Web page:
With energy if not enthusiasm, Henkin assumed the mantle of book promoter. "I worried that it would appear unseemly," he says. "I did my best to be as unassuming and as low-profile as possible."

He began contacting reviewers and bookstore owners from lists and by networking, starting out "with bookstores where I knew someone."

He made postcards that featured the book cover, and once a bookstore agreed to let him read, he'd send a card announcing the reading to everyone he knew in that town.

A Putnam publicity executive, Marilyn Ducksworth, says the company helped him set up his tour: "Josh didn't do this alone. We tried to set up local media appearances."

But Henkin denies that. "I set everything up," he says. "I called up every bookstore and set it up on my own. Once I set up my itinerary, my publicist made sure it went to the sales department so there would be books around. But Putnam didn't get involved in where I was going and when I was going."

All told, he spent about $7,000 out of his own pocket, including travel, faxes and phone, he says. The phone bills were the biggest expense. At one point, the phone company cut off his credit card, assuming the sudden volume in calls meant someone had stolen it.

Henkin's not sure how many books he sold through the readings, but direct sales was only part of his mission. "I hoped to get attention for (he book, for someone at the reading to recommend it to a friend. Especially at independent bookstores, you're really appealing to the people who work there, who do a lot of personal selling when people come in and ask for a recommendation."

Overall, though, the tour "was expensive and tiring and kept me from writing. I don't have any regrets I did it. I just regret having had to do it."

Books vs. TV

Henkin has become a semi-celebrity for his promotional efforts, if not his book. He wrote an op-ed page essay for the New York Times about his experiences and subsequently appeared on CNN to talk about them. Another Catch-22. "I did the tour to get attention for the book, but it's the tour I'm getting attention for. I'm not interested in being famous for a book tour."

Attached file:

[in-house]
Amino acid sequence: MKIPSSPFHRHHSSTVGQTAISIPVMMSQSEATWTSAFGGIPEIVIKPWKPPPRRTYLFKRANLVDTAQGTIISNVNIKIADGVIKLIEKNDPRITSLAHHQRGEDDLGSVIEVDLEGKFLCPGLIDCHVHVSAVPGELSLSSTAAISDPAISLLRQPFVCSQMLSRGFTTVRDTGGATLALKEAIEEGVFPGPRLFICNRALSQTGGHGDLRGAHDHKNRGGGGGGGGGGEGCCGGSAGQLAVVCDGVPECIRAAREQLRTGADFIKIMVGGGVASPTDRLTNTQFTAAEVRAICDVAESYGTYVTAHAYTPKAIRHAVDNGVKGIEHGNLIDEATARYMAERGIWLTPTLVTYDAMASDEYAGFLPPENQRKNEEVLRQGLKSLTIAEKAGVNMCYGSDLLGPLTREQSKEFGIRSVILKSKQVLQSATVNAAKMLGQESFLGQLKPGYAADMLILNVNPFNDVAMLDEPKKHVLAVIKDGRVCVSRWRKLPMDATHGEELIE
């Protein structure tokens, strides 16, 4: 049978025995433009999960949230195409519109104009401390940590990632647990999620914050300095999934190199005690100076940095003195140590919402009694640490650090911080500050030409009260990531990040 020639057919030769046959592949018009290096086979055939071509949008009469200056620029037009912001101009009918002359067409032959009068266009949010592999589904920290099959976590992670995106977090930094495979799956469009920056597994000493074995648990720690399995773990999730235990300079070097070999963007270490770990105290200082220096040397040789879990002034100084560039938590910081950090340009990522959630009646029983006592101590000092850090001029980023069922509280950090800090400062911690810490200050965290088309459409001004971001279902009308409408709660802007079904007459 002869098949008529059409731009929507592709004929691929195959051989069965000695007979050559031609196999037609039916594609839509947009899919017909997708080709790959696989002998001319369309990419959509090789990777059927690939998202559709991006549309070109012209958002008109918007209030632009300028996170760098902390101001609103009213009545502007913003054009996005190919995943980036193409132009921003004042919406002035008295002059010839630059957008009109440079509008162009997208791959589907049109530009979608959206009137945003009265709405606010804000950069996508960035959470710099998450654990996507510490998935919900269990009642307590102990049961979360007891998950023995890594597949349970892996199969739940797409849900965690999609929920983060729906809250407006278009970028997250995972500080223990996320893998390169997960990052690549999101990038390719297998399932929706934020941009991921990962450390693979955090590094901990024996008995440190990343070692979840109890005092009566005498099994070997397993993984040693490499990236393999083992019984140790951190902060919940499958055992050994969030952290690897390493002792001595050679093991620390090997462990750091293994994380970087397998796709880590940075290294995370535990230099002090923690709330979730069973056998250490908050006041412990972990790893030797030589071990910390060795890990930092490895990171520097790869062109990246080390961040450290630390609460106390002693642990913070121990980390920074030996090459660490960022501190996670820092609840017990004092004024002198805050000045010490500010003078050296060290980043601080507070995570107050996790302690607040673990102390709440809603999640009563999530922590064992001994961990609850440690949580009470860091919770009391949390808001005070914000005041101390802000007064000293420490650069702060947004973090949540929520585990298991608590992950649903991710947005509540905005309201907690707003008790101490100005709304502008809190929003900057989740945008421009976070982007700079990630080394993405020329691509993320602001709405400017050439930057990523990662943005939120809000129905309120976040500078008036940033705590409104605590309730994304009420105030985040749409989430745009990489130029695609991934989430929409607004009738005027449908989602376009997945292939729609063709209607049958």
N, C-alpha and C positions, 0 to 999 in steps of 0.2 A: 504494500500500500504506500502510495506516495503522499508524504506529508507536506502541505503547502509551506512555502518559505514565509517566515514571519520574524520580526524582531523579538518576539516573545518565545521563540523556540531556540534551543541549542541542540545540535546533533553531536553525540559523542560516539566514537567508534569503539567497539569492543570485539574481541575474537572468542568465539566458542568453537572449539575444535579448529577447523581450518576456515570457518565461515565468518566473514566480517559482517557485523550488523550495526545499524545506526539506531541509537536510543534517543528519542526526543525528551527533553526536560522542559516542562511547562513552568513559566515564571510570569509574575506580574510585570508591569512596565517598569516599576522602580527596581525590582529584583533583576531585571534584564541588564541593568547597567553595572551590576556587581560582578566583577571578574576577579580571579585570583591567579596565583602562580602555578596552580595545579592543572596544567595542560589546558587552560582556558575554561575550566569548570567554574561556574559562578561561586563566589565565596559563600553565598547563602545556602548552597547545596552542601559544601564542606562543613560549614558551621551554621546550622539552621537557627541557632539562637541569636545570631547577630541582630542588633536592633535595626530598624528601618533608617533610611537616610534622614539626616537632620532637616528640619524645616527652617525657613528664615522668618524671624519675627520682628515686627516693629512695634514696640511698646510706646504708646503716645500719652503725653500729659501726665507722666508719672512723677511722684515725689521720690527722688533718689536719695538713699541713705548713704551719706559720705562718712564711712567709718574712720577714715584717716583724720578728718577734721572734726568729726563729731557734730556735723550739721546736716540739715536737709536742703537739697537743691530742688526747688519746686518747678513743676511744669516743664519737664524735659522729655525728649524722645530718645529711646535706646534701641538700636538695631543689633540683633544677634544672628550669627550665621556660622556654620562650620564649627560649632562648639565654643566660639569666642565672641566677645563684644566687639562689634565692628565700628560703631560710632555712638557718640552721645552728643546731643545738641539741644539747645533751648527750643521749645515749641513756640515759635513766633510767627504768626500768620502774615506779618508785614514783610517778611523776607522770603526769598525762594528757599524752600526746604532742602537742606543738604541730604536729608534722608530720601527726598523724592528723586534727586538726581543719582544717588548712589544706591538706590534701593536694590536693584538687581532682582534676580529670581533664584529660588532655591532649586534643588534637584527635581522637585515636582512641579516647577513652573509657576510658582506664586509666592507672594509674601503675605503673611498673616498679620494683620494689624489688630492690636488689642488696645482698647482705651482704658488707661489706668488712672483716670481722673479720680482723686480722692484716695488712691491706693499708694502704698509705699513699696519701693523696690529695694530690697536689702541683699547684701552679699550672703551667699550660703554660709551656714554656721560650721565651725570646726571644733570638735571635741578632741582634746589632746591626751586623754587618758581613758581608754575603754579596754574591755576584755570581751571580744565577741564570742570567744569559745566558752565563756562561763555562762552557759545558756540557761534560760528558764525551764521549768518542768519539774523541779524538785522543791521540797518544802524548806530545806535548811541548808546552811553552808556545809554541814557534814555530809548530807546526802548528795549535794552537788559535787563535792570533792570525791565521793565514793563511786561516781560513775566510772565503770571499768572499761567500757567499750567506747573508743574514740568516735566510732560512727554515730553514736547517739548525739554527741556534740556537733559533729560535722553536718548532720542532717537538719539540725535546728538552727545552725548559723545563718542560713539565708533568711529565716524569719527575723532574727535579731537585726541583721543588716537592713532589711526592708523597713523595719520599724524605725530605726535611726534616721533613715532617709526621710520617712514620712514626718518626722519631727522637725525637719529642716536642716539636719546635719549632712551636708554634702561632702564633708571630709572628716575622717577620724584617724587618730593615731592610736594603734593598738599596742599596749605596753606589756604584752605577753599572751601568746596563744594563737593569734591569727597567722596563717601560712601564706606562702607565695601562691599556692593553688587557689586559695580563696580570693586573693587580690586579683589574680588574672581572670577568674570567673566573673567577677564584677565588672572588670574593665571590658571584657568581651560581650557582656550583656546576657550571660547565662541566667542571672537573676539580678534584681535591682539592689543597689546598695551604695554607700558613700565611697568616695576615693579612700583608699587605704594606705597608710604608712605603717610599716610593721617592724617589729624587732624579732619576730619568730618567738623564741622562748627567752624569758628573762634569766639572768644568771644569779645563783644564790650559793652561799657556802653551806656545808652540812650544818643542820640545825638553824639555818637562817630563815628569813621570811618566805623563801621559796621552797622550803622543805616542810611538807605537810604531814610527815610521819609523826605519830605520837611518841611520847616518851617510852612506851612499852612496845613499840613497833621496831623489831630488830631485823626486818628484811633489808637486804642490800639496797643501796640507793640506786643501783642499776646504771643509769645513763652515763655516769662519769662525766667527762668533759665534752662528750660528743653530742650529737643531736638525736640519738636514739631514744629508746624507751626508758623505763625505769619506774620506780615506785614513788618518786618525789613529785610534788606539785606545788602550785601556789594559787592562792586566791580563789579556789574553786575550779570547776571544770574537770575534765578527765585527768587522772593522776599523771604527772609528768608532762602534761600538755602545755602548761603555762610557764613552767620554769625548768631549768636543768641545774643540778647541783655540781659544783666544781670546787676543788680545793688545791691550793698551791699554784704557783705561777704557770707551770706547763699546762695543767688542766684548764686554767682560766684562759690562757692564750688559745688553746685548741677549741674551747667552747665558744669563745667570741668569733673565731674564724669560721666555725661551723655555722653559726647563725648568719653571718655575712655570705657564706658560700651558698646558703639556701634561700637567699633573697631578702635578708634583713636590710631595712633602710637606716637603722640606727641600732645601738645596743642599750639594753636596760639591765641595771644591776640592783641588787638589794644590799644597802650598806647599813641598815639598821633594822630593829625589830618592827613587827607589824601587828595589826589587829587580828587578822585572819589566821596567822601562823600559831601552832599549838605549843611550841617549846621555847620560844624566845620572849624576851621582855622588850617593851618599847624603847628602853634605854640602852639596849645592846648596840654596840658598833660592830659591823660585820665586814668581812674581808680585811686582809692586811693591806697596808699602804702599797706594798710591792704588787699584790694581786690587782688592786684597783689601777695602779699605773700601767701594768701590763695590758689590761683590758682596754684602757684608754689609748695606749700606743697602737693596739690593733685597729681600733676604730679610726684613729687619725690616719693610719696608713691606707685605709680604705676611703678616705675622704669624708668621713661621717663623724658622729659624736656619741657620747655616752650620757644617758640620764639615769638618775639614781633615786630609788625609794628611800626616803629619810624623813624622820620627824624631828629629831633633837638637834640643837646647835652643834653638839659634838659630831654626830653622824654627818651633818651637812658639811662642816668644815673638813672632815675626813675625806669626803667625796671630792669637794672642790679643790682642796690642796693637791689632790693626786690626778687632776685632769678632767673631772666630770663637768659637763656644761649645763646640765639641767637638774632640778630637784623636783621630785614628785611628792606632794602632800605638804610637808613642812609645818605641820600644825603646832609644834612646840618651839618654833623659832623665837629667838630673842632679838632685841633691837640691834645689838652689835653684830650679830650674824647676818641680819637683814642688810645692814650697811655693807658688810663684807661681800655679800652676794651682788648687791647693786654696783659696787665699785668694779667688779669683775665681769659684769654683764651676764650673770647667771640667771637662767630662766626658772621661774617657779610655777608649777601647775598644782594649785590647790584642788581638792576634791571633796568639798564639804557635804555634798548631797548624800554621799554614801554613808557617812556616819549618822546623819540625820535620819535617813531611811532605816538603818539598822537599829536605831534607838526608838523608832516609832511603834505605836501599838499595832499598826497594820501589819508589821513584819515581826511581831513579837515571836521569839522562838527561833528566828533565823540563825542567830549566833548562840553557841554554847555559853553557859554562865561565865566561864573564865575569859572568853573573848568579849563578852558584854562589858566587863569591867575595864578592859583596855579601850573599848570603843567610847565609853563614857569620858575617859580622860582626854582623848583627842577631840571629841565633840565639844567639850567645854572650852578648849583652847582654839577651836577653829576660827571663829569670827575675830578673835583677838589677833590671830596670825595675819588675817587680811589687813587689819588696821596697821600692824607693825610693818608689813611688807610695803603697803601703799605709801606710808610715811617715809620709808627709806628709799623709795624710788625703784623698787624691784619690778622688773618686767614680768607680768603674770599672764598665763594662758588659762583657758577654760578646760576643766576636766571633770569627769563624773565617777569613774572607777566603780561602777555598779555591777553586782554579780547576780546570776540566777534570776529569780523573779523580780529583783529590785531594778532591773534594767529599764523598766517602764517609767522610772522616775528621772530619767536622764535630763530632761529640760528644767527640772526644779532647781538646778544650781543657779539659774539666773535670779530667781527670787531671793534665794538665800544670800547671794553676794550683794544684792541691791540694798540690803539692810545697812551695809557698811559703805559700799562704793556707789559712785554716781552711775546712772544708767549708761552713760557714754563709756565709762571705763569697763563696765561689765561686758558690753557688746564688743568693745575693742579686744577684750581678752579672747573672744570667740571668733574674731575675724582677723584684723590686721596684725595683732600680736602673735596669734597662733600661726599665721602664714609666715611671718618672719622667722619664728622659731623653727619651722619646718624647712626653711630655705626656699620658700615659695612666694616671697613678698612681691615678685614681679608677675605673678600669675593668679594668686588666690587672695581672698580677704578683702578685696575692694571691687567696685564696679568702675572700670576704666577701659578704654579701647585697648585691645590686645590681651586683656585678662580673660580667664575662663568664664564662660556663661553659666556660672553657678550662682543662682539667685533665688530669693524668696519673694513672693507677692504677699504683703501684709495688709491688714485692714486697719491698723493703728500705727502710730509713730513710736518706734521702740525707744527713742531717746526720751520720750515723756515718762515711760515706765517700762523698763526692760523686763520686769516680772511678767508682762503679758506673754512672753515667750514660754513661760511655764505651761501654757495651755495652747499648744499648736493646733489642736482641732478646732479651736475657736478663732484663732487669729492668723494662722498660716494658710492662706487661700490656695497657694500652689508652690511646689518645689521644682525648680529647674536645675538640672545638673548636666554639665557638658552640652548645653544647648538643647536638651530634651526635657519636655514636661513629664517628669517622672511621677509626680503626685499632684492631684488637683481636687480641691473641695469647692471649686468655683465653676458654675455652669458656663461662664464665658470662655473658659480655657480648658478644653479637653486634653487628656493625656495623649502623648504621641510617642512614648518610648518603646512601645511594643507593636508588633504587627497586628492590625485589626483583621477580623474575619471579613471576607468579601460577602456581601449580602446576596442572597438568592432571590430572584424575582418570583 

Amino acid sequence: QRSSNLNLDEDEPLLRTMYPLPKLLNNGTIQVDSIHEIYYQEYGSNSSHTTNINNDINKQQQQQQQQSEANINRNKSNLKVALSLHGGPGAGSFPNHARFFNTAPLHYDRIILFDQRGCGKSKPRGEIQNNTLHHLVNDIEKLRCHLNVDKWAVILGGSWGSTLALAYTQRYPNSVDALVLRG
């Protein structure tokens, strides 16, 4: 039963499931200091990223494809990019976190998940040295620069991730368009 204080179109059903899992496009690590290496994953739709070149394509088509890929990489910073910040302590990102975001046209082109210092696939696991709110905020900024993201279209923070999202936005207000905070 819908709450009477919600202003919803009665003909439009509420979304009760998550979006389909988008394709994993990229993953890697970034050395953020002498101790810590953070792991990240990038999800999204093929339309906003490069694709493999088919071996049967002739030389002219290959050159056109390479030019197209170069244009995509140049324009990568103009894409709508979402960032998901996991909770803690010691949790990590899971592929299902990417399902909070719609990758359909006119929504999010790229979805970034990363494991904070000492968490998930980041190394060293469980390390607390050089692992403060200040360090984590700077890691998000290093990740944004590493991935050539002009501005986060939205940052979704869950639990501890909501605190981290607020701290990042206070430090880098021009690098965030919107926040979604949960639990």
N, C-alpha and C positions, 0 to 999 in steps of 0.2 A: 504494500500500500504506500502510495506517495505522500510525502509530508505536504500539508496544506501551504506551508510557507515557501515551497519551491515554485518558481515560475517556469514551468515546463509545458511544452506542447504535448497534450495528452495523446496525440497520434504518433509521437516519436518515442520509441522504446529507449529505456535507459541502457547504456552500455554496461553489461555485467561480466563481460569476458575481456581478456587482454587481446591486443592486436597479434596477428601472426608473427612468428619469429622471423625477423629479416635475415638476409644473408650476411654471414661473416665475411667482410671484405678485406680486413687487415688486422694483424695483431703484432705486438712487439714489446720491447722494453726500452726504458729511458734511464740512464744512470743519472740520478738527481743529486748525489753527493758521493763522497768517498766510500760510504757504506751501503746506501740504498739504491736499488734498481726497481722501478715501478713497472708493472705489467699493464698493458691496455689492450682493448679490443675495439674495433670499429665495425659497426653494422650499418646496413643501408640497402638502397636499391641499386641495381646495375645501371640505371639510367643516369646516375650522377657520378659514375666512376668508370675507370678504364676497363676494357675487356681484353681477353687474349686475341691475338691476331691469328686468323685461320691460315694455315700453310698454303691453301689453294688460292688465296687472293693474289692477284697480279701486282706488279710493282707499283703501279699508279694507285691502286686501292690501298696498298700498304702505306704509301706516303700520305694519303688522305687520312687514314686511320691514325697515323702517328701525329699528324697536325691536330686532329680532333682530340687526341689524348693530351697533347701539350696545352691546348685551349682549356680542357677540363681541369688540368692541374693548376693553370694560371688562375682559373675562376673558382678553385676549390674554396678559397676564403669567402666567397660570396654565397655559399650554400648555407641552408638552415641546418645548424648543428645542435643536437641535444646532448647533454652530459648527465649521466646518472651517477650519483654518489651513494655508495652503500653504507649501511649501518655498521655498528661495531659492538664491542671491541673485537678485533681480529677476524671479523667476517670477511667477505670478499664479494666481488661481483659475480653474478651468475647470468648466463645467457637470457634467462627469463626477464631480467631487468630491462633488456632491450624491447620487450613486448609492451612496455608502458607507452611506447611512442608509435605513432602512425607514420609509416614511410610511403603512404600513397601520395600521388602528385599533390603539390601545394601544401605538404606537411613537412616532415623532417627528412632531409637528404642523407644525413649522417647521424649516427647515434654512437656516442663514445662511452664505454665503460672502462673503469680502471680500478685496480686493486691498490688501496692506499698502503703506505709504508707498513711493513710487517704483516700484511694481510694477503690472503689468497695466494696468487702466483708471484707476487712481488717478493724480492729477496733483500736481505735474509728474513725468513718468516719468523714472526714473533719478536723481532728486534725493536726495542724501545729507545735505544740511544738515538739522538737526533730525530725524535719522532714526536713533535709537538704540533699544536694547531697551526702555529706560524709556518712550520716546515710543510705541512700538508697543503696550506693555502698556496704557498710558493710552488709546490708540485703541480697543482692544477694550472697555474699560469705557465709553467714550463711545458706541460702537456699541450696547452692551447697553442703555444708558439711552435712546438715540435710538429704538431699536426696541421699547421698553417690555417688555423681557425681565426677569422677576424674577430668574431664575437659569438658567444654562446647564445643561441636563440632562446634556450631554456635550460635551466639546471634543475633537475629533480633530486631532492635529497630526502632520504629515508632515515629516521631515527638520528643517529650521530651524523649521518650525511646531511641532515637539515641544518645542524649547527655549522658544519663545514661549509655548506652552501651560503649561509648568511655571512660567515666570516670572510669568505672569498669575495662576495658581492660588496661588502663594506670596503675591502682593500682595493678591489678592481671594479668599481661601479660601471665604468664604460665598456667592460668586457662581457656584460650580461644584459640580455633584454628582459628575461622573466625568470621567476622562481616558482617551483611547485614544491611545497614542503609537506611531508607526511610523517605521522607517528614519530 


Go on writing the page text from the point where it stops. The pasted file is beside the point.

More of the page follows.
Still, he says he was lucky, because he was single, had saved up some money and wasn't shy. "What this experience says to me is that you really have to be more than just a writer. You have to go out and shake a lot of trees and be self-reliant, and that's unfortunate because the best writers arc not always the best speakers."

Phyllis Grann, the president of Penguin-Putnam, says that despite what industry Cassandras predict, serious fiction like Henkin's book will always have a place at Putnam. "We believe in publishing that kind of book," she says.

But the idea, she adds, is to start with realistic expectations—say 10,000 copies—and then move a literary author up to the mid-teens for a second book, and perhaps 20,000 copies for a third. "I try to publish over the long haul," she says. "It's never easy to hit the jackpot the first time out."

That's "completely reasonable," Henkin replies. "I don't disagree with it. At the same time, I'm also aware that plenty of first novels (without promotion) don't sell at all, and come the second book and third book and you get a track record for not selling. In the old days, publishing houses would have patience. This is not about my frustration with Putnam. This is about reality."

It's a reality that author Heller touched upon. "Television shows that cover books are competing for ratings," he says, "and the only way they'll get those ratings is if they book guests the audiences already know, another Catch-22."